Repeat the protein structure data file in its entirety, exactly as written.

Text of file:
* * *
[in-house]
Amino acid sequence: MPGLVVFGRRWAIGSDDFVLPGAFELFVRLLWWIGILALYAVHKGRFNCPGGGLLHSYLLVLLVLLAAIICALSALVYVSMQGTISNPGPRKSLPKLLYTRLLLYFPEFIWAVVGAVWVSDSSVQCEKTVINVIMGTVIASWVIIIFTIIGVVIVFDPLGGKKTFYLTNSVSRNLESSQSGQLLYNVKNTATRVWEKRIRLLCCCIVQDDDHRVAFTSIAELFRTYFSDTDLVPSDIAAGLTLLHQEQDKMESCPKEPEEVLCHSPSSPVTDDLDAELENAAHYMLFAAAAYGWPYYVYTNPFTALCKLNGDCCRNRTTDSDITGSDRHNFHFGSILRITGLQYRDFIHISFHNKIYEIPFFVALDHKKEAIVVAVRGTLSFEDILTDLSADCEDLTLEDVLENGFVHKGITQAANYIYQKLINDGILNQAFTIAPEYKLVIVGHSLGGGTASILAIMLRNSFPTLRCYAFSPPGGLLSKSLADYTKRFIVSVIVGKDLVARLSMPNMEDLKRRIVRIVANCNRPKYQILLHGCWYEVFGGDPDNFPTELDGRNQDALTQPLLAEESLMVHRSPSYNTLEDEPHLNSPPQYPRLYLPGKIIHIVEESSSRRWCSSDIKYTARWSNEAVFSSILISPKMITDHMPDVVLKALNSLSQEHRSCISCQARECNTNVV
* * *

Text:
[in-house]
Amino acid sequence: MPGLVVFGRRWAIGSDDFVLPGAFELFVRLLWWIGILALYAVHKGRFNCPGGGLLHSYLLVLLVLLAAIICALSALVYVSMQGTISNPGPRKSLPKLLYTRLLLYFPEFIWAVVGAVWVSDSSVQCEKTVINVIMGTVIASWVIIIFTIIGVVIVFDPLGGKKTFYLTNSVSRNLESSQSGQLLYNVKNTATRVWEKRIRLLCCCIVQDDDHRVAFTSIAELFRTYFSDTDLVPSDIAAGLTLLHQEQDKMESCPKEPEEVLCHSPSSPVTDDLDAELENAAHYMLFAAAAYGWPYYVYTNPFTALCKLNGDCCRNRTTDSDITGSDRHNFHFGSILRITGLQYRDFIHISFHNKIYEIPFFVALDHKKEAIVVAVRGTLSFEDILTDLSADCEDLTLEDVLENGFVHKGITQAANYIYQKLINDGILNQAFTIAPEYKLVIVGHSLGGGTASILAIMLRNSFPTLRCYAFSPPGGLLSKSLADYTKRFIVSVIVGKDLVARLSMPNMEDLKRRIVRIVANCNRPKYQILLHGCWYEVFGGDPDNFPTELDGRNQDALTQPLLAEESLMVHRSPSYNTLEDEPHLNSPPQYPRLYLPGKIIHIVEESSSRRWCSSDIKYTARWSNEAVFSSILISPKMITDHMPDVVLKALNSLSQEHRSCISCQARECNTNVV